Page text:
Using mobile eye tracking to record the gaze behaviour of pedestrians suggested that looking towards the oncoming pavement is an important visual task. One reason for doing this is to scan for potential trip hazards.
We detect trip hazards with peripheral vision. Likely hazards are transferred to foveal vision by head and eye movements for detailed inspection, but that is not essential for the gait changes taken to avoid a trip.
We constructed an apparatus to measure how changes in illuminance (0.2, 2.0 and 20 lux) and S/P ratio affect detection of peripheral targets, using younger and older test participants.
The results revealed an important point. At 2.0 lux, there were no significant effects of age or S/P ratio, and no significant benefit to higher light levels. At 0.2 lux, younger people had better detection than older people, and higher S/P ratios improved detection for both age groups.
The experiment was repeated to confirm the results. This used only younger test participants but increased the number of illuminance levels (0.2, 0.63, 2.0, 6.3, 20 lux) to enable the detection vs illuminance relationship to be more precisely characterised.
Given that the detection vs illuminance relationship can be defined, how does this inform design guidance? One approach would be for the local authority to provide sufficient lighting to counter a solicitor’s claims of neglect following a trip incident. We therefore studied the guidance given by solicitors to their potential clients.
A third experiment was conducted, but this time using a larger scale apparatus intended to better represent walking in real environments.
In these trials the pedestrian was walking on a treadmill to simulate the cognitive demand of walking (maintaining balance) and a dynamic fixation task was used to simulate natural gaze behaviour.
It was found that higher illuminances lead to increased detection probability with this effect reaching a ceiling in the region of 2.0 lux. Observer age and light source S/P ratio affected detection only at the lowest illuminance used in this experiment (0.63 lux).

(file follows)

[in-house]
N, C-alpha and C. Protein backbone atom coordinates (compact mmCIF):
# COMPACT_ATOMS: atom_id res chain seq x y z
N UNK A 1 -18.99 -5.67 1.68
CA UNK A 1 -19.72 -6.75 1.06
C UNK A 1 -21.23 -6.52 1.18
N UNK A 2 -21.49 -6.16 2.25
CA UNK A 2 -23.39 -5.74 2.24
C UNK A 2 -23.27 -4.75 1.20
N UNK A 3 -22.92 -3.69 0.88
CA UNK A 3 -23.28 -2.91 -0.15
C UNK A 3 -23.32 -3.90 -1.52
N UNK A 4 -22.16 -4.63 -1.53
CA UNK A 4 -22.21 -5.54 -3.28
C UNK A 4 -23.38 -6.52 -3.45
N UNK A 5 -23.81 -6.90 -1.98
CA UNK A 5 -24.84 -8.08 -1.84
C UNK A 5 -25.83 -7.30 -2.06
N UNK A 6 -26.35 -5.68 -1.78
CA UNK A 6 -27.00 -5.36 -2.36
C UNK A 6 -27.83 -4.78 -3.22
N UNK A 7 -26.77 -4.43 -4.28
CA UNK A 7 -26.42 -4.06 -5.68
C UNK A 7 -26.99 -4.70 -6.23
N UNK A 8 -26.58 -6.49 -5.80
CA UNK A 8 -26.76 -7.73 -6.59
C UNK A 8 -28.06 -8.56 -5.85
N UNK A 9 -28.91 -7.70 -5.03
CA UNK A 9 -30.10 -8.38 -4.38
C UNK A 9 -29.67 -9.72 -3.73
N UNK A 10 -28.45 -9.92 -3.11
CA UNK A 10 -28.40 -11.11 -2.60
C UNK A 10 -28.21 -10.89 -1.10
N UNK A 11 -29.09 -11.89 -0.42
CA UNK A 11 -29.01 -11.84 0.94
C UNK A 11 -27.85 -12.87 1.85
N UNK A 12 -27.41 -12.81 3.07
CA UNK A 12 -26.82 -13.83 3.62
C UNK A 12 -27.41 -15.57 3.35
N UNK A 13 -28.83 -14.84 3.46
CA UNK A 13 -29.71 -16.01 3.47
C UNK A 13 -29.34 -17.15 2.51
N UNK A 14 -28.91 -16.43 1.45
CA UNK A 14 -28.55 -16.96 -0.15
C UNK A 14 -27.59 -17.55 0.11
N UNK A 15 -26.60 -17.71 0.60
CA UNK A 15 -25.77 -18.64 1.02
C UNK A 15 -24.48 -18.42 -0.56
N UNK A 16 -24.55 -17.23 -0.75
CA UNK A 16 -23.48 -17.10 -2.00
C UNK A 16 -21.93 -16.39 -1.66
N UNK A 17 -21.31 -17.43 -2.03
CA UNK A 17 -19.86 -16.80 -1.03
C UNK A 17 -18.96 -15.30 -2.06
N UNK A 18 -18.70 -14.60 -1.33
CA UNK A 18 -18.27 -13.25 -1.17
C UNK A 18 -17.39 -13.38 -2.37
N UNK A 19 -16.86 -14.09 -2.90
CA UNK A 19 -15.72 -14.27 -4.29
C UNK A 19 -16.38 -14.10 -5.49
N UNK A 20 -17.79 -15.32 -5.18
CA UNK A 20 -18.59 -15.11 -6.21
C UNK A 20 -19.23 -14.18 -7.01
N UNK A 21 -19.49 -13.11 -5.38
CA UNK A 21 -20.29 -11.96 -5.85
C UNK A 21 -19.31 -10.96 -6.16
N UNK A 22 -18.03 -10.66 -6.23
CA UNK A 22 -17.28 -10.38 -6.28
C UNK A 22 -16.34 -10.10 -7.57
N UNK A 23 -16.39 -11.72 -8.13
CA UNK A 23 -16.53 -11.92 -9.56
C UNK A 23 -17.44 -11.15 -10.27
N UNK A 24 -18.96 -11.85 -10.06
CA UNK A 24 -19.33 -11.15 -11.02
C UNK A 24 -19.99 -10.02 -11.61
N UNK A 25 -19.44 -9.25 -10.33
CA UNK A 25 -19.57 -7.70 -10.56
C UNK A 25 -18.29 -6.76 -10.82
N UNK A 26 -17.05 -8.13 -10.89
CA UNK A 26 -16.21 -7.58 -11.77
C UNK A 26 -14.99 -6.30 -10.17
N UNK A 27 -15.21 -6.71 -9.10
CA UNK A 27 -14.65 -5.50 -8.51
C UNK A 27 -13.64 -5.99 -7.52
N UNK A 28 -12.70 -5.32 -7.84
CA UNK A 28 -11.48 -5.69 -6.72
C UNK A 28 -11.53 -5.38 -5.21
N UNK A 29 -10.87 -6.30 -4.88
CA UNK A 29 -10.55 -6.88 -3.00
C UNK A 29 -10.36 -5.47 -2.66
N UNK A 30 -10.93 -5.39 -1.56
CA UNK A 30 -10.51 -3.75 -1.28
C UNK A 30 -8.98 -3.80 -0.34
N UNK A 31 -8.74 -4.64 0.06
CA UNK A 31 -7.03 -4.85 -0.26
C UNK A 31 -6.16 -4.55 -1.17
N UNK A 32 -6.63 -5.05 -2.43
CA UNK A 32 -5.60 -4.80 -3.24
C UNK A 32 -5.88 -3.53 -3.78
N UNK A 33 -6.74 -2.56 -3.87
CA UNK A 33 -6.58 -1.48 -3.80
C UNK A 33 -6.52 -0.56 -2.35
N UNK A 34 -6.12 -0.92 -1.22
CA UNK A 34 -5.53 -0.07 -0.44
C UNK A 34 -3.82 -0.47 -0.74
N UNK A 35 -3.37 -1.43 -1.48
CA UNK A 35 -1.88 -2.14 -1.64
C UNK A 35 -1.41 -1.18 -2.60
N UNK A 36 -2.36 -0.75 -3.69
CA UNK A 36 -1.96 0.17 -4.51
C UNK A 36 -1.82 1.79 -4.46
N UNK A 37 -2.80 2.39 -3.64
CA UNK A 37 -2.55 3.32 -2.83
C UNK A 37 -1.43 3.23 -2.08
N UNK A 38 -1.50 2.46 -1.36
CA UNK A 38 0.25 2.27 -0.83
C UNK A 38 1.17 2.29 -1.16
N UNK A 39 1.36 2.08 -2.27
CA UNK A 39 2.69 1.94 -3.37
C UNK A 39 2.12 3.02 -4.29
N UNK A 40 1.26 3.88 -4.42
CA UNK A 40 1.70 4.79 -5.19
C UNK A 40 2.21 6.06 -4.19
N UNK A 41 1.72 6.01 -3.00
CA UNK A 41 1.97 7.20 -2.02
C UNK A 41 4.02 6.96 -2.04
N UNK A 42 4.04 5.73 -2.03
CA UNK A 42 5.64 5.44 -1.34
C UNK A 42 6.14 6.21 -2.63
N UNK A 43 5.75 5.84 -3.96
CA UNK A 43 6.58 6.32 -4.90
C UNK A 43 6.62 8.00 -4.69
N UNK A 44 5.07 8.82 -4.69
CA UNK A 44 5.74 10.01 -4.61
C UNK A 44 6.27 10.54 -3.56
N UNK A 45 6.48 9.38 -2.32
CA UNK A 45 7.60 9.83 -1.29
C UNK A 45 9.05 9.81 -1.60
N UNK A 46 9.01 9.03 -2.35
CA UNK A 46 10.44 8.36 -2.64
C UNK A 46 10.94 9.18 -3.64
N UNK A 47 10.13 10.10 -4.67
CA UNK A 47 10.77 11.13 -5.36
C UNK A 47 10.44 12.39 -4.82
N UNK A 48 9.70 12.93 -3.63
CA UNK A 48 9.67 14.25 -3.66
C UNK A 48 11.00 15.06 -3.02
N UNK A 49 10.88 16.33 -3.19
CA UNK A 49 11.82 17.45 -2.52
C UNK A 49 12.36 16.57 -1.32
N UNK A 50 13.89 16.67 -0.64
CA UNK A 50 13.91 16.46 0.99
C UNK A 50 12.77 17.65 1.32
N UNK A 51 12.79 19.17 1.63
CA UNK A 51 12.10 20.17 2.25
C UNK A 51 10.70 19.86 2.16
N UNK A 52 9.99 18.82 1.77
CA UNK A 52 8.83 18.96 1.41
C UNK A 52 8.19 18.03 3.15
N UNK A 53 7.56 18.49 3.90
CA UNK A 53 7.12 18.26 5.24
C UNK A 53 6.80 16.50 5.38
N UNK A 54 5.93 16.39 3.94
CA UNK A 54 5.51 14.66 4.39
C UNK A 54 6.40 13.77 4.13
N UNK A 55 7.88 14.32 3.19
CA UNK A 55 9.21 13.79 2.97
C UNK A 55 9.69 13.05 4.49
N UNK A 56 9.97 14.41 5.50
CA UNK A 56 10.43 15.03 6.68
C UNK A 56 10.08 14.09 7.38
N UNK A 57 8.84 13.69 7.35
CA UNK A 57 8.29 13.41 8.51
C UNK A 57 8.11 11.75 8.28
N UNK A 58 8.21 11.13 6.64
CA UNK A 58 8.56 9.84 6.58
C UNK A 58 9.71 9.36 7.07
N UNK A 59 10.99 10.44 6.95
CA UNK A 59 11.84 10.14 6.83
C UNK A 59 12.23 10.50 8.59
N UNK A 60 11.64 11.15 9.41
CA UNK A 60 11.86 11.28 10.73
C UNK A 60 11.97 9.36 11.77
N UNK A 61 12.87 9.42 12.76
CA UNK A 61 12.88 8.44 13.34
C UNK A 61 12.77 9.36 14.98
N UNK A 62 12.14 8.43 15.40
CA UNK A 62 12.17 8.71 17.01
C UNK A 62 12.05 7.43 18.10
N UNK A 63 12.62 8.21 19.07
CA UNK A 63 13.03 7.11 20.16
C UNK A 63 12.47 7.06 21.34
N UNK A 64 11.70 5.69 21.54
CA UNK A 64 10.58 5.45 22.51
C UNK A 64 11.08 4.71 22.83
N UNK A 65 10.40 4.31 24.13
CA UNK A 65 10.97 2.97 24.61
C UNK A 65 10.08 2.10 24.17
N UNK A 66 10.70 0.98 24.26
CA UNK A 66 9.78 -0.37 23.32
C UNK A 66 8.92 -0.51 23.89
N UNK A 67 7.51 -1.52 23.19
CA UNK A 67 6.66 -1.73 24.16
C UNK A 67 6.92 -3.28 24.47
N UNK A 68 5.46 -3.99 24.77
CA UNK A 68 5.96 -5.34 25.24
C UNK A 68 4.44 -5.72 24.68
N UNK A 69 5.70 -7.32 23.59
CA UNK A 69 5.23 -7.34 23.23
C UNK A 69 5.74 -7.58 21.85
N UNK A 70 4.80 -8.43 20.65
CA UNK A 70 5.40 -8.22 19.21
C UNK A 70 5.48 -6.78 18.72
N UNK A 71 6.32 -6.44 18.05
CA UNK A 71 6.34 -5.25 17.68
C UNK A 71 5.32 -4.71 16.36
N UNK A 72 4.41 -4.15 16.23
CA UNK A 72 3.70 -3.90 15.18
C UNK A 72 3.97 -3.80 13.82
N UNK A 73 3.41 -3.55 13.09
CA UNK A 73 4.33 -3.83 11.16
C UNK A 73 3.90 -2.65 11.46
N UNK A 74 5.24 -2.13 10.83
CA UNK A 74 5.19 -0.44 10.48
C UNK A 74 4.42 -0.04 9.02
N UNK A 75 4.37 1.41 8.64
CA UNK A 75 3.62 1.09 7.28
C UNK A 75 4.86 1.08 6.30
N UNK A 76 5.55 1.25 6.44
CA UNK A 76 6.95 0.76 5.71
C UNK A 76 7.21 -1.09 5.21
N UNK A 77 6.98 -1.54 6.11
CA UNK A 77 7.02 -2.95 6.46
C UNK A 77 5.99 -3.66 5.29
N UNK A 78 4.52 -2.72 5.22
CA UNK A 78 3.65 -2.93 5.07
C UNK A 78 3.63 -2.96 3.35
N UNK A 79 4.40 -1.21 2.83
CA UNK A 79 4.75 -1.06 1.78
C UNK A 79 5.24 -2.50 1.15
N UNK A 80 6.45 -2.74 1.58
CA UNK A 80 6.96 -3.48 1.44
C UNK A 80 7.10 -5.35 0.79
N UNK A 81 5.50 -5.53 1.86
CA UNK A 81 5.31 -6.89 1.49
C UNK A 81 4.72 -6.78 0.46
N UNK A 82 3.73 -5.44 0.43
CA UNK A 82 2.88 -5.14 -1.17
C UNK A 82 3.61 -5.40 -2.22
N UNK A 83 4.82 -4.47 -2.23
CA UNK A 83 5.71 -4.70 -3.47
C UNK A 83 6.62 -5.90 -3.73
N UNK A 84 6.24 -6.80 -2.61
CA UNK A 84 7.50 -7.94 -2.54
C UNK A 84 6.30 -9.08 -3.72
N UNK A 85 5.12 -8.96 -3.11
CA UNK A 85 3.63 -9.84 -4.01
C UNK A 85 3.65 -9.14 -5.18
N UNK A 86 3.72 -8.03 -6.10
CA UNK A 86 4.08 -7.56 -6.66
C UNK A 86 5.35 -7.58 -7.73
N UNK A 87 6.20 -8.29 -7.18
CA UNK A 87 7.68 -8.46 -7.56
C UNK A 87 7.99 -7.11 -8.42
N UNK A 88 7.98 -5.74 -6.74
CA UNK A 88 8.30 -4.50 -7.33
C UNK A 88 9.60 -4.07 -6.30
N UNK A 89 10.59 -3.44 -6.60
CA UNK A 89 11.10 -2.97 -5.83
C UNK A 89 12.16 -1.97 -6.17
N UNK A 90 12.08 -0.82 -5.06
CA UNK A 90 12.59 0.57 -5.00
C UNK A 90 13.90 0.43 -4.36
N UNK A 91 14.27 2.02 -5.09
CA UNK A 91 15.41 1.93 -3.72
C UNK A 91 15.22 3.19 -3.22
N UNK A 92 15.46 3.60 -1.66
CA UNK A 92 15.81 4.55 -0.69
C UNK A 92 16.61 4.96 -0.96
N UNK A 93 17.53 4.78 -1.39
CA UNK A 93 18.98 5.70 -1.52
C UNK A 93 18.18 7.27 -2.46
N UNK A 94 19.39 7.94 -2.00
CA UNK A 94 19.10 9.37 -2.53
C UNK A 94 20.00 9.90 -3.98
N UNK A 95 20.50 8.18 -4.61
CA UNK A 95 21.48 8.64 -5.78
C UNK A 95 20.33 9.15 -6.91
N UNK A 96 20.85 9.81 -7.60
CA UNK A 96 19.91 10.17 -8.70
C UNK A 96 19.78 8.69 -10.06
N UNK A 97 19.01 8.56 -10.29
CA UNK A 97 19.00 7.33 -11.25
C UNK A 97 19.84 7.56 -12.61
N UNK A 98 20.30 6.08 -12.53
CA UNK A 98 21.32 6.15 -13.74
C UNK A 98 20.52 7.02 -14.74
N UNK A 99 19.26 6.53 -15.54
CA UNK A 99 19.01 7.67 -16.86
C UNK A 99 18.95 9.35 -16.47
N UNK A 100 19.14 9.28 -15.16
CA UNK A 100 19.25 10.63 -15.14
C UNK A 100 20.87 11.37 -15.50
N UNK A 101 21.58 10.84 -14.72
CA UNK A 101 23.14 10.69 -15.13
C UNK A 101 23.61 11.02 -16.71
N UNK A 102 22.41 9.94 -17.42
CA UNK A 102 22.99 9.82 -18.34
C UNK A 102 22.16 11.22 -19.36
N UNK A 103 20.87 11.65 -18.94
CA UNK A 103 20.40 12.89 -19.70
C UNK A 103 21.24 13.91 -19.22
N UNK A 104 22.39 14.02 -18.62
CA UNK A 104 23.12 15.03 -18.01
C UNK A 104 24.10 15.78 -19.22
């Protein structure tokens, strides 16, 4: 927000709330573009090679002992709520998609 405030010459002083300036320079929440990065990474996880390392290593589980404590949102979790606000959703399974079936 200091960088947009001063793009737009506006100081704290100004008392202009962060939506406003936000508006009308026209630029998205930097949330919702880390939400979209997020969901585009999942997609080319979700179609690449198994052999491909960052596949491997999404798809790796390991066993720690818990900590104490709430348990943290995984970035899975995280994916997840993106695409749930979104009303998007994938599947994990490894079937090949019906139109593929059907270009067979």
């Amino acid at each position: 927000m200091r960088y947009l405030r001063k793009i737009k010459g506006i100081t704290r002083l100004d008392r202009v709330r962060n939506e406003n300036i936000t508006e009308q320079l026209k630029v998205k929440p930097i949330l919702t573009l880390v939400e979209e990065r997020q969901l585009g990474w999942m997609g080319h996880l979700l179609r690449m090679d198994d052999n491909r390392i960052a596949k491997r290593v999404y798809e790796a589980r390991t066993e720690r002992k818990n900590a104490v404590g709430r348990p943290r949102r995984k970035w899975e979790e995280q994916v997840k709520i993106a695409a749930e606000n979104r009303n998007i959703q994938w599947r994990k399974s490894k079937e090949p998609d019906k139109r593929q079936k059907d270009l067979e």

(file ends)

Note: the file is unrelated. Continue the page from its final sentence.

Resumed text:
One purpose of the dynamic fixation task in the third experiment was to promote foveal fixation on fixation mark, and hence that the target was in peripheral vision. To test this we used eye tracking to record gaze behaviour during detection.
We reviewed the eye tracking records to find out how we scan for trip hazards. This is an interesting analysis because eye tracking identifies foveal fixation but hazard detection is peripheral vision task. Our estimate is that hazards are typically detected when 3.4 m ahead.
We used accident data and foot clearance data to determine the critical height of a pavement hazard – the minimum size likely to cause a trip if not seen. This was found to be 10 mm. It is smaller than the 25 mm rule-of-thumb previously used; it is therefore more difficult to see, which has an impact on the lighting needed after dark.
To detect a 10mm obstacle at a distance ahead of 3.4m, results from the third experiment suggest horizontal illuminances in the range from 0.22 lux to 0.93 lux are required, depending on the S/P ratio of the lamp and the age of the observer.
Consideration of these results alongside those of Boyce (1985) suggests that a minimum photopic illuminance of 1.0 lux is sufficient light for pedestrians of all ages to safely detect and avoid trip hazards under any type of lamp.
In the experiments we have conducted previously, trip hazards were represented by raised objects. However, surface depressions (e.g. potholes) can also lead to trips, stumbles and falls. In this experiment we compared the detection in peripheral vision of raised and depressed pavement surface irregularities. In terms of detection, the results did not suggest a significant difference.
Fotios S, Mao Y, Uttley J, Cheal C. Road lighting for pedestrians: Effects of luminaire position on the detection of raised and lowered trip hazards. Lighting Research and Technology 2020; 52(1): 79-93.
Following from the key tasks proposal of Caminada and van Bommel, work in pedestrian lighting has focused on the detection of trip hazards. However, slip hazards may be an equally prevalent problem. This brief item was written to raise awareness of slip hazards, which are rarely considered.
Experiments are ongoing to test the proposal than 1.0 lux is sufficient:
1) By considering depressed hazards (pot holes) in addition to raised hazards.
2) By considering variations in the position of the hazard relative to the light source.
3) By considering the effects of prominence and parallel cognitive activity by conducting trials mixed with facial emotion recognition trials.
4) By considering the impact of glare.